Other presentations this morning have included Michael Shermer on science and morality. I found this very unpersuasive, but I’d like to watch it again (or better yet, read the book when it comes out). While I agree with him that the arc of social progress has tended to conduce towards certain norms and away from others – and also that it’s right to regard our moral norms as “provisional” (contingent on evidence, just like other forms of knowledge) – the bit I didn’t like at all was the claim that we can get a strong indicator, most of the time, of what’s right and wrong just by asking the people affected.

The first problem here is that (especially interpersonally) their reasons for saying “X is right/wrong” might be entirely idiosyncratic, inconsistent and unprincipled. Even if moral norms end up being arbitrary, they become significant through being fairly consistent and reliable – their force is via consensus, which requires some form of reliability.

Which leads to the second problem: on a social level, if everyone believes the same weird thing (like, that men are superior to women), asking the question of what’s right and wrong is going to reliably result in getting the wrong answer. Democracy doesn’t determine truth. Shermer did stress that his rule-of-thumb was useful most of the time, for most cases, etc., but I’m suspicious that the truth is entirely opposite to that, and that the principle will only be useful in exceptional circumstances (where “the answer” will most likely be obvious for other reasons in any case).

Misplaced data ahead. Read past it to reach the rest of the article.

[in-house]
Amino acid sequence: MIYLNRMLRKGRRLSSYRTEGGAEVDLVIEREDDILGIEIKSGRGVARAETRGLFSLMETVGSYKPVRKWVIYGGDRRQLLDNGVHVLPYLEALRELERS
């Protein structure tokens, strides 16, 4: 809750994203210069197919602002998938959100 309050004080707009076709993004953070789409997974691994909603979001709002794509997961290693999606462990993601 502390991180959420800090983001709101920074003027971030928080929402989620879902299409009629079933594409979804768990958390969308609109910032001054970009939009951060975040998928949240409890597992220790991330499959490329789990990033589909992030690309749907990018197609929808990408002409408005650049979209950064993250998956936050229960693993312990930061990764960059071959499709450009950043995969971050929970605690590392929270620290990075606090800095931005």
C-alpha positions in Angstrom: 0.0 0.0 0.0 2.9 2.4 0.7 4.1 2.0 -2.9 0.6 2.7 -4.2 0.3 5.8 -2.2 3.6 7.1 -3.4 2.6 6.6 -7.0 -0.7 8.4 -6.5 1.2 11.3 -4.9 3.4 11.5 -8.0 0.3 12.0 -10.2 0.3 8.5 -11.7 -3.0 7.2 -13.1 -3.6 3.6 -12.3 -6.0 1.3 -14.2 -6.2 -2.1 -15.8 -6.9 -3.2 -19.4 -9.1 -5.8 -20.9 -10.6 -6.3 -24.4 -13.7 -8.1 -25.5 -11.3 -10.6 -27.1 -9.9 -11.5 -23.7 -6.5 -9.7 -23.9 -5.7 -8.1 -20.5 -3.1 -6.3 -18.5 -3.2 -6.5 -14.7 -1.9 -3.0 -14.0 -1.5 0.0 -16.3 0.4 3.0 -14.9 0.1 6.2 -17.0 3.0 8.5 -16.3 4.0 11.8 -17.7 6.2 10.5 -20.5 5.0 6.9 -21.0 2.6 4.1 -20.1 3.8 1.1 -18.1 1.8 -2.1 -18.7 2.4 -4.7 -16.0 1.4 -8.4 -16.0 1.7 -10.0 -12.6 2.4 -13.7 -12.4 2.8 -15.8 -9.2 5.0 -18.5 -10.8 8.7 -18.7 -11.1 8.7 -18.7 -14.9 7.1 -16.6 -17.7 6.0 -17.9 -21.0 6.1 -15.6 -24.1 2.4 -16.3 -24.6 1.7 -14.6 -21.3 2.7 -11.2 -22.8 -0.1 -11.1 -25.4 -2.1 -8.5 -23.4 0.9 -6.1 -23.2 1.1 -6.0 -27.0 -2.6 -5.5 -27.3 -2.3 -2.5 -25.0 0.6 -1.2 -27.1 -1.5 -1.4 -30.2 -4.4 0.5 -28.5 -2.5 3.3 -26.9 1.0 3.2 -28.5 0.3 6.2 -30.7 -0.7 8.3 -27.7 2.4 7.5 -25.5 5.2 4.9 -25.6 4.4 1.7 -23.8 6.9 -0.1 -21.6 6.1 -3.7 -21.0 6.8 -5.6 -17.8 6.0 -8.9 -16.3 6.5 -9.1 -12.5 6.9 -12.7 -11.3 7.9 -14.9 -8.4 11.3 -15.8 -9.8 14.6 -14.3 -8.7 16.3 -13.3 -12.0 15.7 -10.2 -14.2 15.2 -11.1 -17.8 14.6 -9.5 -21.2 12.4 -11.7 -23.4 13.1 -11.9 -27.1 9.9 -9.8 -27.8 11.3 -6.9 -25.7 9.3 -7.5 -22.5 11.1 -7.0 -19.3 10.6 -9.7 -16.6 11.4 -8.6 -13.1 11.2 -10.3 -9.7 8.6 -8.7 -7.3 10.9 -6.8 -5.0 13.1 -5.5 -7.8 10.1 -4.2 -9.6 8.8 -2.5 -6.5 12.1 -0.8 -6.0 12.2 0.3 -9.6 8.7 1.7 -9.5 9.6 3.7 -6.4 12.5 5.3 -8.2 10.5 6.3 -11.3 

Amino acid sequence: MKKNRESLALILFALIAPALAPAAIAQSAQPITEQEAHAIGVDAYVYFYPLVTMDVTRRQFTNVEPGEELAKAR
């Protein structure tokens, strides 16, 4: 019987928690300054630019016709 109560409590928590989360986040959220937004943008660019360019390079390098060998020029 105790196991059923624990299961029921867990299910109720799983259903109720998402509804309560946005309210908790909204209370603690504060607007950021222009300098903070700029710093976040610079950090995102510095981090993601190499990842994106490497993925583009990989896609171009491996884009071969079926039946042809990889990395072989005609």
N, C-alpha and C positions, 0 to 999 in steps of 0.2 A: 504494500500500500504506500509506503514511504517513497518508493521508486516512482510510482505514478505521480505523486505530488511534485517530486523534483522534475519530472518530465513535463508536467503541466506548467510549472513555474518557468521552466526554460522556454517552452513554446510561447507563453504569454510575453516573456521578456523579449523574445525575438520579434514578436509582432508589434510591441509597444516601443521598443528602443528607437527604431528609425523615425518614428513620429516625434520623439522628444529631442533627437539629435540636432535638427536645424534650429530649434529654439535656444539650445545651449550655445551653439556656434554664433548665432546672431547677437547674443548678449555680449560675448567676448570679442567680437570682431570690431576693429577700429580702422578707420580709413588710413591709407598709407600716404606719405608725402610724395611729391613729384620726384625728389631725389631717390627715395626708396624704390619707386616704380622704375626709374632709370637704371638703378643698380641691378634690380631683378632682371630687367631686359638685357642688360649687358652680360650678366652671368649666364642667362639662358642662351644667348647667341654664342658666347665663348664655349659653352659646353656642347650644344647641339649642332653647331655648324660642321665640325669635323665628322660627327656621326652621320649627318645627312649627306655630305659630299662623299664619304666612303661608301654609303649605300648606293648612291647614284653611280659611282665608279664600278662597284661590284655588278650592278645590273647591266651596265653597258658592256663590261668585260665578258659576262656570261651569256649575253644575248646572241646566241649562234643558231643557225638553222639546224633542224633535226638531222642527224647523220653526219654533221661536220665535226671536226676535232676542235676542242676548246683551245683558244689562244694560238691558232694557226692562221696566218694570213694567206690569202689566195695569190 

Then, briefly, George Hrab is a great host, and his introductory monologue was fantastic. Karen Stollznow was entertaining in her talk on exorcisms, but I didn’t find much to chew on there. Marty Klein was very good, on moral panics, porn and sex. I look forward to talking to him later, as he’s a colleague of Dr. Eve, someone I worked with in South Africa to (successfully) prevent moral panics from blocking a local TV station from showing pornography.

Finally, it’s been great meeting or re-meeting DJ Grothe, Sharon Hill, (The Amazing) Randi, Michael Shermer, Miranda Hale, Steven Novella, Jerry Coyne and others. The programme for the rest of the weekend looks great, and I’m sure there will be plenty of value – so long as I get enough sleep to stay awake for it all. Vegas is a treacherous place, after all.